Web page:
Adam Interviews Hélène Biandudi Hofer

Adam Interviews

Biandudi Hofer offers techniques on how to better understand each other

ROCHESTER, N.Y. (WROC) — Hélène Biandudi Hofer is helping journalists move beyond the tit-for-tat reporting all too common when covering complex issues.

She manages the Complicating the Narratives Initiative through Solutions Journalism Network.

Below is Adam Chodak’s interview with Biandudi Hofer Thursday.

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Adam Chodak: Before we get into what you’re doing lately, I want to get your reflections on what’s been going on…

Hélène Biandudi Hofer: I have had people ask me that and I’ve talked about that with colleagues and fellow journalists and journalists of color and it’s a hard question to answer in that I think we all process things based on our own experiences, our own stories, in different ways and so for me, I was numb for a long period of time and I think over this past weekend is when it really struck just in terms of the personal pain that I felt and continue to feel as a person of color and I’m trying to think of journalists out there trying to cover this story and the many challenges that they’re facing and I’m thinking about my family. And I have family on all different spectrums and by that I mean law enforcement and others they’re divided politically and so it’s just a lot to take in so that’s my long of way of saying it’s taking time to reflect and I’ve realized that I haven’t found an easy response to that question.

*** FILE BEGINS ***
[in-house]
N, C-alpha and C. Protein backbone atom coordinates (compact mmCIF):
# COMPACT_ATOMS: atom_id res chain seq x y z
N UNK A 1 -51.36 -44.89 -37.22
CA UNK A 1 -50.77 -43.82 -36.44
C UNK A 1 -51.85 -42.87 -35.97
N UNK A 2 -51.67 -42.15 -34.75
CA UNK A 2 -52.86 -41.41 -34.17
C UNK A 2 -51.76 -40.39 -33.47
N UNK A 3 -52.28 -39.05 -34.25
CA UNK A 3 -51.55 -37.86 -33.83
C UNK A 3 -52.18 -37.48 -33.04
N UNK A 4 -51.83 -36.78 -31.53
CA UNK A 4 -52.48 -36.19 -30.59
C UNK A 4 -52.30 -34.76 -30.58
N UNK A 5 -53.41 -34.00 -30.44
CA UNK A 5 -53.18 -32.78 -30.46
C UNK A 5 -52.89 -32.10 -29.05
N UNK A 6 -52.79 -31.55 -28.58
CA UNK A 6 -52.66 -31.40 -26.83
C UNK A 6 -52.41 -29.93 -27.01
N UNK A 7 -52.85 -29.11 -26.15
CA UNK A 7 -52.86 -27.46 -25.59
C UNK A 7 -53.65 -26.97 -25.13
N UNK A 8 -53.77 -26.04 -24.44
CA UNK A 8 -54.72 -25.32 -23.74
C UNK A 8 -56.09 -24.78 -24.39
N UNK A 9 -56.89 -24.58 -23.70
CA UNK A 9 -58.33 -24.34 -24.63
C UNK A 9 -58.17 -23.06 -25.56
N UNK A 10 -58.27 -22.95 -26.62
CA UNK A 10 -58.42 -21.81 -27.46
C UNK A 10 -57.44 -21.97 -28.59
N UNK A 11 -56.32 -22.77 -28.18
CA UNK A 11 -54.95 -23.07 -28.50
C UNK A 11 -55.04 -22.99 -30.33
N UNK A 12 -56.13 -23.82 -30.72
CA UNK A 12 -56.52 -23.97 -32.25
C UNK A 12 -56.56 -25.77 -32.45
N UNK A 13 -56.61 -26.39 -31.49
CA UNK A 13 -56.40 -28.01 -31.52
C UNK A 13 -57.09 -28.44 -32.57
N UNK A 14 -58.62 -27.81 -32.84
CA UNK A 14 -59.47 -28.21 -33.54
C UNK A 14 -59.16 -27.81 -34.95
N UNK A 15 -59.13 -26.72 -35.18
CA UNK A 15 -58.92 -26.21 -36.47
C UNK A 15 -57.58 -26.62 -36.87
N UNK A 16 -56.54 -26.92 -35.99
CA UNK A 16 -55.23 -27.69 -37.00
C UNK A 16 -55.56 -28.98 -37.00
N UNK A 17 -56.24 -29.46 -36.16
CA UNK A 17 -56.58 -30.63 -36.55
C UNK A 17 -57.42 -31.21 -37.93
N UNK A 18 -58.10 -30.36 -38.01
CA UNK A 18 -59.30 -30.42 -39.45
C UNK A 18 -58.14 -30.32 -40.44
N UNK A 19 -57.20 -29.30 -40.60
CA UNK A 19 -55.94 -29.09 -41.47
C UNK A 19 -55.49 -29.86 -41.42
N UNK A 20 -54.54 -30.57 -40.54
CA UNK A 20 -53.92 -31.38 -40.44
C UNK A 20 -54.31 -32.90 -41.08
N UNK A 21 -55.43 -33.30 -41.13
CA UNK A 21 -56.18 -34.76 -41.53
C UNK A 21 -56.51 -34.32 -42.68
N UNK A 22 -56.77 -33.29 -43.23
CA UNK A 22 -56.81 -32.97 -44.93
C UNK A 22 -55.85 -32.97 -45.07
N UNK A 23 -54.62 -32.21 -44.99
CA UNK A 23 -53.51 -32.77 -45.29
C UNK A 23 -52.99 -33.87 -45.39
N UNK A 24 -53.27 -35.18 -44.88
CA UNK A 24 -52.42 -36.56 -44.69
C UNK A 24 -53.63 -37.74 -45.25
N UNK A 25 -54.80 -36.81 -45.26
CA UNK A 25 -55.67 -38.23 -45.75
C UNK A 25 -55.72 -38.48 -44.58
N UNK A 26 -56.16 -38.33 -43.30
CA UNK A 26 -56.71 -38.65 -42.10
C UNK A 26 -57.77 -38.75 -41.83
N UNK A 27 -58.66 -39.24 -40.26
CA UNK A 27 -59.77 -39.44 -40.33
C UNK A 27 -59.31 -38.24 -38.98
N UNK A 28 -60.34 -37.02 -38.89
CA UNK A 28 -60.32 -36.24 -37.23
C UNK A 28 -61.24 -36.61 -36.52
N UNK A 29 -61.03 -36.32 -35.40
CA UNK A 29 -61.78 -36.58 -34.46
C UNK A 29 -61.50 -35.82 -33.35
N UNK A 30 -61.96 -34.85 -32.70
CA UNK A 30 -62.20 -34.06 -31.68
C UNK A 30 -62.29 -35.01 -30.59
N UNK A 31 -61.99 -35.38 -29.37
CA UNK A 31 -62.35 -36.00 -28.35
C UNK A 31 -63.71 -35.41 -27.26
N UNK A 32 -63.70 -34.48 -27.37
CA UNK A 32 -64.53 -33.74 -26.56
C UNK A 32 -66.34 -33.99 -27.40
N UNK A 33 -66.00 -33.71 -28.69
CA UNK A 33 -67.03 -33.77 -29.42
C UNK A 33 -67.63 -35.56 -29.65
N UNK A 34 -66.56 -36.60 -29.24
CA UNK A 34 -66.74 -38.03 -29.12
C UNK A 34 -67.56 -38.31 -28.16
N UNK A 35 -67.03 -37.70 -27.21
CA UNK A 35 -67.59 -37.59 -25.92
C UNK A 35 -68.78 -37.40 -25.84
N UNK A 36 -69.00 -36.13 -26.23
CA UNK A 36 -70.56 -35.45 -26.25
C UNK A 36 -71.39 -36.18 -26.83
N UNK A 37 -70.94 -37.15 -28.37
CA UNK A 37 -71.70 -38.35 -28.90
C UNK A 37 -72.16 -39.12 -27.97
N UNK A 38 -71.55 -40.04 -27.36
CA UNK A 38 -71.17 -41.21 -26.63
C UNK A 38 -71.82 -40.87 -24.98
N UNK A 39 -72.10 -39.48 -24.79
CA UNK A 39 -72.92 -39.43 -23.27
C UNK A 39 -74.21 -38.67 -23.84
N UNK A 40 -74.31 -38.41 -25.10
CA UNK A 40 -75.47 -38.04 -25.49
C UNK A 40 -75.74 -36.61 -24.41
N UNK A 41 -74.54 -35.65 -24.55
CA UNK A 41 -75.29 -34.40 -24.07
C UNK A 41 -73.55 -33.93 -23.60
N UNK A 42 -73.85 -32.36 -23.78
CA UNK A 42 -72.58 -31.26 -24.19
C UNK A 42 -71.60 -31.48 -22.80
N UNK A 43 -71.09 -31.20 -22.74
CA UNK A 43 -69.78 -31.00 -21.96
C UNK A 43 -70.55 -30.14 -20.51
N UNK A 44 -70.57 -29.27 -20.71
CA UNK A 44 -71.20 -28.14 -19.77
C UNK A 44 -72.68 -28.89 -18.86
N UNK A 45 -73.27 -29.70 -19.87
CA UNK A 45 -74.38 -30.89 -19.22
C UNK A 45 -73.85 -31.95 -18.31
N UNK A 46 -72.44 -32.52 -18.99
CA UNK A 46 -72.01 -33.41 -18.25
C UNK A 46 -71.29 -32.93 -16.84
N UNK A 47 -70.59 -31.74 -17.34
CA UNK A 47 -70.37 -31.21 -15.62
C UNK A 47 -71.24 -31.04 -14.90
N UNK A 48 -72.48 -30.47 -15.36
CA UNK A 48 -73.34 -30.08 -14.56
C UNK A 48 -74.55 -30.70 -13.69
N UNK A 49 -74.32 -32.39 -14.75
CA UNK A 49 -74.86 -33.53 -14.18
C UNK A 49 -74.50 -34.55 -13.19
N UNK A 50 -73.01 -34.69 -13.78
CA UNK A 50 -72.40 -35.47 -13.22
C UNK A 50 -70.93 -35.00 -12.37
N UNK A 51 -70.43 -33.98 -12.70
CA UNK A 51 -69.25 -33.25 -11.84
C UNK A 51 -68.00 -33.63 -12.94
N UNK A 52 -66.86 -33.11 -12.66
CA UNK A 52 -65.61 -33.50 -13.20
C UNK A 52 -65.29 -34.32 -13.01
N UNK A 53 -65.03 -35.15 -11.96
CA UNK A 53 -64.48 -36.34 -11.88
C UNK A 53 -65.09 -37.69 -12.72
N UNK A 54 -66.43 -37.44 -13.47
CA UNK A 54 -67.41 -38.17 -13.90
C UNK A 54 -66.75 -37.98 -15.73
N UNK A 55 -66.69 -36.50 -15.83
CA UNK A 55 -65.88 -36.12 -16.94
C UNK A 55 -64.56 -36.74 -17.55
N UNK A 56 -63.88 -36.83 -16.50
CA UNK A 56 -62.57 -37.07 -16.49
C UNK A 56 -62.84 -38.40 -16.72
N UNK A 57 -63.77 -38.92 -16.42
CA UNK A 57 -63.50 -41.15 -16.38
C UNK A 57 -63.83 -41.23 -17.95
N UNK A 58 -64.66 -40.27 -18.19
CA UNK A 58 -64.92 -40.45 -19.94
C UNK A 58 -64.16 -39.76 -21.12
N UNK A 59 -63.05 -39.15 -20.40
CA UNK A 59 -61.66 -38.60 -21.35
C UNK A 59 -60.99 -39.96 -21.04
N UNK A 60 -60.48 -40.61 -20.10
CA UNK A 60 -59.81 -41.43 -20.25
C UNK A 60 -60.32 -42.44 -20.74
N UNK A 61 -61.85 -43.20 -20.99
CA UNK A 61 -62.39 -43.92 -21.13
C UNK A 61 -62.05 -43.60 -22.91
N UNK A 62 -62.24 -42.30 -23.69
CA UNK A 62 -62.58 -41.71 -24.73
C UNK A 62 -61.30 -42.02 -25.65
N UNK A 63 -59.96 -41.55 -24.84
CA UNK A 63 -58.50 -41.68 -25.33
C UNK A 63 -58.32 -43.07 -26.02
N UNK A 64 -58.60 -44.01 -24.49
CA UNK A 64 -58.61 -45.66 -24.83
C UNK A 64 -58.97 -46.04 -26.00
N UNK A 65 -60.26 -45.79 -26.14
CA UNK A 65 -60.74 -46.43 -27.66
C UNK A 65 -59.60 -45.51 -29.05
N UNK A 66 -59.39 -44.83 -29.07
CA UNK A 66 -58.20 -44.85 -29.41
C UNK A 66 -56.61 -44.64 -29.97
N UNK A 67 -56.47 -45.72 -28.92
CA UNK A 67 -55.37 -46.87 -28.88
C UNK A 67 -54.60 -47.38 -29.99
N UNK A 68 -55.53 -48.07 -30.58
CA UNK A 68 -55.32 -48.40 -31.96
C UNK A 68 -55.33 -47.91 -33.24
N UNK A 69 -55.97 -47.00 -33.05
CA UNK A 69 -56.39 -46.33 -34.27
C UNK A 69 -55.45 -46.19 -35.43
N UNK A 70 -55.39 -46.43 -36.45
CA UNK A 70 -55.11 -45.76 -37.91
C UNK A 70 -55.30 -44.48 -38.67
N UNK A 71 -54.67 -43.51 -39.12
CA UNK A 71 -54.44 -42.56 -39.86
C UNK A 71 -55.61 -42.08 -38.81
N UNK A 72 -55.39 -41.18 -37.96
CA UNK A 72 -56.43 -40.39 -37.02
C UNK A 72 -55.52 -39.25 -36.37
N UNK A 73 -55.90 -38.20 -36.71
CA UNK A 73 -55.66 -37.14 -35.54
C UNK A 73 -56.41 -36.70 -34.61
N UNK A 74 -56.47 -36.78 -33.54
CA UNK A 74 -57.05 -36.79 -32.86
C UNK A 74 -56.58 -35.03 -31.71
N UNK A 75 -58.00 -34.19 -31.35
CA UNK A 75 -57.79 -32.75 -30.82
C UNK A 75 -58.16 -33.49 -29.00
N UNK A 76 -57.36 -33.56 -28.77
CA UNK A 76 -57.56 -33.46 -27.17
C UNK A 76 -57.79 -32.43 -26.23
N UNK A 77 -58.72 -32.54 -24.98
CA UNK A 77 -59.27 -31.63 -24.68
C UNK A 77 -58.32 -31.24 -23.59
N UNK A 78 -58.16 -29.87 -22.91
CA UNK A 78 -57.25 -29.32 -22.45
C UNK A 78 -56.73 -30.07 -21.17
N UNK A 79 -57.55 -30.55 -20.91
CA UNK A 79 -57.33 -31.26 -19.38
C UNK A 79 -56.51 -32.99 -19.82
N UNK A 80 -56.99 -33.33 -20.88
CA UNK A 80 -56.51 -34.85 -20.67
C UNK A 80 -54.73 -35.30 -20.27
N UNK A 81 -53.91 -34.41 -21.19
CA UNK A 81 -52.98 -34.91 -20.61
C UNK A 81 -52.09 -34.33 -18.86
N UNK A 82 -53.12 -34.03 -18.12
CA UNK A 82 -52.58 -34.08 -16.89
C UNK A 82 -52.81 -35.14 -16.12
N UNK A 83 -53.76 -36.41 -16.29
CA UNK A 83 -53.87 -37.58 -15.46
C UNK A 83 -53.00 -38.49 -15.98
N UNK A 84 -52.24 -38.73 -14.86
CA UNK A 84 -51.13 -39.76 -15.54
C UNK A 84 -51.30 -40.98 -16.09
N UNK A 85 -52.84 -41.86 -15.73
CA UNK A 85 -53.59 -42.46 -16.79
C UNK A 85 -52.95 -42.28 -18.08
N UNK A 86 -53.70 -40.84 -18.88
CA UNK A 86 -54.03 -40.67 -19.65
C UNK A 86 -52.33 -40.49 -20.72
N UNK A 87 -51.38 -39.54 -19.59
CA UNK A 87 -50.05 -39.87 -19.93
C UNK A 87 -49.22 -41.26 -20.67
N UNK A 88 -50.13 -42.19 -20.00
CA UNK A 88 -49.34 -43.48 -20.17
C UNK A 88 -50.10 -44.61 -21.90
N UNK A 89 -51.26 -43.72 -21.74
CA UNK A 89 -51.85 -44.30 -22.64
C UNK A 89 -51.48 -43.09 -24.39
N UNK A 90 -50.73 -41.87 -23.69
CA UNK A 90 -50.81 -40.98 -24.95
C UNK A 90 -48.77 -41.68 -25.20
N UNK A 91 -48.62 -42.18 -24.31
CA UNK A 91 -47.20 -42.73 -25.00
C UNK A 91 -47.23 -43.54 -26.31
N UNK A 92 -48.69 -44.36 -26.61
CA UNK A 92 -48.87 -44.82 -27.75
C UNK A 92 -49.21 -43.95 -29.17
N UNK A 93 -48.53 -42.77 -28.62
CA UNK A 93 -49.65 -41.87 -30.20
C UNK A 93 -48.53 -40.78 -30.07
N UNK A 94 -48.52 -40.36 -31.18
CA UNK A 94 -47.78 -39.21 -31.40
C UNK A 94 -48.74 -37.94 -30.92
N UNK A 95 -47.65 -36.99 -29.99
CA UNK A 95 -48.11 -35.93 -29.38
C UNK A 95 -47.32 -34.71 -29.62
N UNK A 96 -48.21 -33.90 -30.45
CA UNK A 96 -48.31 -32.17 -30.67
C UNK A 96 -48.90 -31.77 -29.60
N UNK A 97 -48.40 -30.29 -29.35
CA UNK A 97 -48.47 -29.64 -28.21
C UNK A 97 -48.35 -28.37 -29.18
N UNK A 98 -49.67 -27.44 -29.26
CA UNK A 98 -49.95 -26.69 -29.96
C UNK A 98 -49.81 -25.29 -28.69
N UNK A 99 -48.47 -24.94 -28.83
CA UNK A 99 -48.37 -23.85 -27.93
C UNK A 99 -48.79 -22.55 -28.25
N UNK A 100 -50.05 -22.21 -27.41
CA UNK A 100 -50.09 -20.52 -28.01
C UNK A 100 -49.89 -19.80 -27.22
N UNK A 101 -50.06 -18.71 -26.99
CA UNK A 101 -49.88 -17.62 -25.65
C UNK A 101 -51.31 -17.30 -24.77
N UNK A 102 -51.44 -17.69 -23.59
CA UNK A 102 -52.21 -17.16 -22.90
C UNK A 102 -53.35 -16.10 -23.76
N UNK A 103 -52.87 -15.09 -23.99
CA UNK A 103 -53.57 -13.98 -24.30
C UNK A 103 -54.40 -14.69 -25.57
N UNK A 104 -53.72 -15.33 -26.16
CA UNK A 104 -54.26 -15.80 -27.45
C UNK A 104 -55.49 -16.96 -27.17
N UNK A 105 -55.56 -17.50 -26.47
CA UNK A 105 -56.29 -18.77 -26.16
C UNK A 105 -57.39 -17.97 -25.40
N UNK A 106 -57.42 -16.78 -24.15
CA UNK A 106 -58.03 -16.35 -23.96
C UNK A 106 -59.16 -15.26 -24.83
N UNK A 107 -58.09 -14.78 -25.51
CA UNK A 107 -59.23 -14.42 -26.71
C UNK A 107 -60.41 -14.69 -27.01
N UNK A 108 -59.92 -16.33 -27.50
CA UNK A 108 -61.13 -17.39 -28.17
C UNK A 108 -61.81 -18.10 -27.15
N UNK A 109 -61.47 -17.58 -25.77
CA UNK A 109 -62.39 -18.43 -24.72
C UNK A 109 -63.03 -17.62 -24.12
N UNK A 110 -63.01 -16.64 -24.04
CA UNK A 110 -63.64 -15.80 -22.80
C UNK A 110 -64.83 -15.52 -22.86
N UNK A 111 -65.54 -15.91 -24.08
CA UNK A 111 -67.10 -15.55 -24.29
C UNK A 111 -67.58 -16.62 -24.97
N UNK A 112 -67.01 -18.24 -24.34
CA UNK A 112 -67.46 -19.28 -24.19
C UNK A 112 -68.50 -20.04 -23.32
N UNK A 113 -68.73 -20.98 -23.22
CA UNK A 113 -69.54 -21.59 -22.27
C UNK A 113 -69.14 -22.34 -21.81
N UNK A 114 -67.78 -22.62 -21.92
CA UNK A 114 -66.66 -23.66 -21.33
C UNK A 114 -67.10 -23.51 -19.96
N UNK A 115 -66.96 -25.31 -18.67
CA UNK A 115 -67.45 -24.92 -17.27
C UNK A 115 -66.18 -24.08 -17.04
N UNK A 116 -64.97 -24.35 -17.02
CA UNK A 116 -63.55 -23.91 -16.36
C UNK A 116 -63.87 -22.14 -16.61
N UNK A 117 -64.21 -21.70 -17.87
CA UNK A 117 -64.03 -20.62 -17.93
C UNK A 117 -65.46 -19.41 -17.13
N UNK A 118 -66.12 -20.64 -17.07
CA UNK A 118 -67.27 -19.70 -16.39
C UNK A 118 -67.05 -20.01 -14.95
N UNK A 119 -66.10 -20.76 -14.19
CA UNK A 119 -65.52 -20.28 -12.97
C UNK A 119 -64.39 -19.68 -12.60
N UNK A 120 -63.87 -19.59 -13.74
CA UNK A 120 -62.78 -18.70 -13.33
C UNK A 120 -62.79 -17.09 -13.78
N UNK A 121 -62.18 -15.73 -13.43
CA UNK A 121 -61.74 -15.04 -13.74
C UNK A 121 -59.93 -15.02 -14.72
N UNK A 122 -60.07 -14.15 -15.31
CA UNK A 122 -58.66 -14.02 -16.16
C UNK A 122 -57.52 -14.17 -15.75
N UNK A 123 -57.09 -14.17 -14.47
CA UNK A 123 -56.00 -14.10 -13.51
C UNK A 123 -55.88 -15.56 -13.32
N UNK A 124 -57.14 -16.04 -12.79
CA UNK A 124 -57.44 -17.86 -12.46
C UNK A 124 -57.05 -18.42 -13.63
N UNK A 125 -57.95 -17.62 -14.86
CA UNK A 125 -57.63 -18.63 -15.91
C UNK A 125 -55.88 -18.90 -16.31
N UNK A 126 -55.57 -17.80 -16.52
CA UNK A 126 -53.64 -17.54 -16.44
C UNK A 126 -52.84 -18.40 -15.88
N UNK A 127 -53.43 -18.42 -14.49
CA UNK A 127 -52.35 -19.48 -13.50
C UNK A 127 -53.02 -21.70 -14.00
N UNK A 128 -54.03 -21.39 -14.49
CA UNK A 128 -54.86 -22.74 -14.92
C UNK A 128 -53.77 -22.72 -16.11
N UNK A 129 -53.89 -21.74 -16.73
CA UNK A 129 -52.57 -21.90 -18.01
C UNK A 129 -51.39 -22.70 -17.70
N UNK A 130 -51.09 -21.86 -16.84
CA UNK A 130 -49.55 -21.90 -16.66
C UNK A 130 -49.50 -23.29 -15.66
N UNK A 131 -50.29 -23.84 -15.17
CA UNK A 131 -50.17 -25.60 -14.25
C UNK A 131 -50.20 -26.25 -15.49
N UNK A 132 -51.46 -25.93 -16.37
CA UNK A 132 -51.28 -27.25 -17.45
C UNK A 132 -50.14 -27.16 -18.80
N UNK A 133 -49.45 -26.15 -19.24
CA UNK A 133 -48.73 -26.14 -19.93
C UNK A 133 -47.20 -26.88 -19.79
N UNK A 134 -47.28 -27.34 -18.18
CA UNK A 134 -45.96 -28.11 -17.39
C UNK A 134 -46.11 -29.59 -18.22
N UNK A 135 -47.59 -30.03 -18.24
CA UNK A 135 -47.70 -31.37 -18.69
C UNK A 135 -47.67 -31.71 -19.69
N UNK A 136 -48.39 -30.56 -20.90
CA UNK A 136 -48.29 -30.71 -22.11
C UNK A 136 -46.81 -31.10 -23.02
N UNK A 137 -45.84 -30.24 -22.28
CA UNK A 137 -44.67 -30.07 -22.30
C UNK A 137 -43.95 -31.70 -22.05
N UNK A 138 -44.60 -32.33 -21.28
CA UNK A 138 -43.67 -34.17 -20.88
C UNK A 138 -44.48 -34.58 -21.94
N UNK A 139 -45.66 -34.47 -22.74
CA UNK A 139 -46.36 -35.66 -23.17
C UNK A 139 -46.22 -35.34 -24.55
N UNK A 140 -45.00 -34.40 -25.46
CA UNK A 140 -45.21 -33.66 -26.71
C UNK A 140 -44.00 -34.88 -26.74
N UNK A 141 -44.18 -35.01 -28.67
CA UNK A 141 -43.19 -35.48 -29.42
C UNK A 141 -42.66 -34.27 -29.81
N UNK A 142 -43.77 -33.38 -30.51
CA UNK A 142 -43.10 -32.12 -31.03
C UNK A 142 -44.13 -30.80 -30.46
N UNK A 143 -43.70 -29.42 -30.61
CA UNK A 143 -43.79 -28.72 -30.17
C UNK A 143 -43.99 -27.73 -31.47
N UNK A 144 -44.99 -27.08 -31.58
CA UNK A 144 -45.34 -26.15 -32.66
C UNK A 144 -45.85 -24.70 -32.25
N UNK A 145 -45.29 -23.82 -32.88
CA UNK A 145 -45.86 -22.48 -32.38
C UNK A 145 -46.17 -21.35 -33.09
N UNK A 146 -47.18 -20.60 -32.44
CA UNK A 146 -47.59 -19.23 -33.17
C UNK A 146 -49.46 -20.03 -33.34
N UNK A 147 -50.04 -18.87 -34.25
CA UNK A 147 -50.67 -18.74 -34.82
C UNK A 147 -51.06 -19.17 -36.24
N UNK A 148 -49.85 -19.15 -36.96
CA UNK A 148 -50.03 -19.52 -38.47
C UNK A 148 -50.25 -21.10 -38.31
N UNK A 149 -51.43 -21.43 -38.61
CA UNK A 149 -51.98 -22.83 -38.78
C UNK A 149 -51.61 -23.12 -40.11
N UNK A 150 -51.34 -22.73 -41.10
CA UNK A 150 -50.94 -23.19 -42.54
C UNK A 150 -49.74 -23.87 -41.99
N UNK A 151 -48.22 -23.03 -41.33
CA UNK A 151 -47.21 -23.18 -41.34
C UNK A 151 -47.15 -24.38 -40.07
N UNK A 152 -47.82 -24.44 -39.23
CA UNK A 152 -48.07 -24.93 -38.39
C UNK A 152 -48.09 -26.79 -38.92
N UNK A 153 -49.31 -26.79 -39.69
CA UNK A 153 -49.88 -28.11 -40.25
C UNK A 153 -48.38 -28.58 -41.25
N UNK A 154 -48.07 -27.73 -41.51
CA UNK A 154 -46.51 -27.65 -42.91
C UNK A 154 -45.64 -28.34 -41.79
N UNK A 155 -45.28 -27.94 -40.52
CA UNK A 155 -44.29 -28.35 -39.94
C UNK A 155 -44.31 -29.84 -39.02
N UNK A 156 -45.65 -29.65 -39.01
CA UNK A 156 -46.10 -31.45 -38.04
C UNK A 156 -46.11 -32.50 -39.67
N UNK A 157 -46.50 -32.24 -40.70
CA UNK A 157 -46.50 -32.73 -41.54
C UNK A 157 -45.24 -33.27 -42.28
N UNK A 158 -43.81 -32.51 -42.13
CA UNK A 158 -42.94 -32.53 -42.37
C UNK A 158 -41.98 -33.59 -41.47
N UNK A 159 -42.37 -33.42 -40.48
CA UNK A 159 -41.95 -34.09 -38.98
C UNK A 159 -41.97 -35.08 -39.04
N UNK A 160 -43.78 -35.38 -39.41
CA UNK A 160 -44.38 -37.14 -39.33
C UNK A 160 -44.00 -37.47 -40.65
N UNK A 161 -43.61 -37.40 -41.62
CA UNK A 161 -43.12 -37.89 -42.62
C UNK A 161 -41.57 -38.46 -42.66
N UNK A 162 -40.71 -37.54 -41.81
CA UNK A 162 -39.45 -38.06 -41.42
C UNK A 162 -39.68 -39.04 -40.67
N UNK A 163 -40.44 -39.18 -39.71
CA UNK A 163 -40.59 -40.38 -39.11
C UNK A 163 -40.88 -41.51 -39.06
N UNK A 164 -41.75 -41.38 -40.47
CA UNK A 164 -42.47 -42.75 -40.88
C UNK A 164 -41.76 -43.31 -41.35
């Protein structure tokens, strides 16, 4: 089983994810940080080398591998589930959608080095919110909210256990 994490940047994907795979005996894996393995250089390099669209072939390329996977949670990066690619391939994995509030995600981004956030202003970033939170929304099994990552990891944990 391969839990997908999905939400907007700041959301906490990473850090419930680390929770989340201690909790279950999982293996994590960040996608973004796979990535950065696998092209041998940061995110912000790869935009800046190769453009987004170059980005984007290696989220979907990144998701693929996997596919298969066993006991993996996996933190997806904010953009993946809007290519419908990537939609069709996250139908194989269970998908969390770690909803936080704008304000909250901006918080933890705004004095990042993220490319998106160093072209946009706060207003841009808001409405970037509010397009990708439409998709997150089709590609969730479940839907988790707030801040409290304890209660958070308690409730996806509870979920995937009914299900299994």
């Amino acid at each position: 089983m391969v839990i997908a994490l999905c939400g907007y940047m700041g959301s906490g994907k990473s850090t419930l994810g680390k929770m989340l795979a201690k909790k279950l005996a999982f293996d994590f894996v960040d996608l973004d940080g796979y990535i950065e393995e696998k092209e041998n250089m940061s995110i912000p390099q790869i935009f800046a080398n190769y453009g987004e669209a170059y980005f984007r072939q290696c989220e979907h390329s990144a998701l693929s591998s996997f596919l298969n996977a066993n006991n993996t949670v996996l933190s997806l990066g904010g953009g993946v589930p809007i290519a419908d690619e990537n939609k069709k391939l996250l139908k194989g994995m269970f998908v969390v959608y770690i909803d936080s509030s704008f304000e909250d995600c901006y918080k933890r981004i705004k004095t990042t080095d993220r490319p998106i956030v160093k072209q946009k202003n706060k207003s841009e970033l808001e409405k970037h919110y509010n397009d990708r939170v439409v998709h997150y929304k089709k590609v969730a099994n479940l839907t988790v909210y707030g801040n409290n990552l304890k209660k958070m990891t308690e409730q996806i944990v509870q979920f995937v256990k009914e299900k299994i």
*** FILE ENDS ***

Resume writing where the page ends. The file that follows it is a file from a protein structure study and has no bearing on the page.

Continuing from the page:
AC: You talk about the challenges of journalists. One of the challenges is interviewing people about this and I was fortunate enough to learn from you, you’re talking about complicating the narratives. What does that mean?

HBH: So, as we watch these protests and we watch some of this coverage, what we’re hearing in terms of news reports, what we’re seeing and reading, there are examples that are not like this, so this is not the situation where it’s all the same, but you see simple narratives, simple stories, that lack of depth. To the protester, “Hey, what are you doing here? Why aren’t you wearing a mask? Are you scared of getting COVID? What do you think about what’s going on?” And that’s it. And what Complicating the Narratives is trying to do is to totally switch that. We’re working with journalists and we’re showing them our tools and our techniques and our strategies that we can use as journalists in this craft that are taken from psychologists, experts in conflict that work when it comes to difficult conversations, discussions around a crisis that will work to not simplify and not make the news so black and white because that’s not the way that it really is, but that there’s complexity and it’s OK and it’s healthy to show that there’s complexity because that’s reality, that paints an accurate story and that’s what audiences really need to see, especially right now.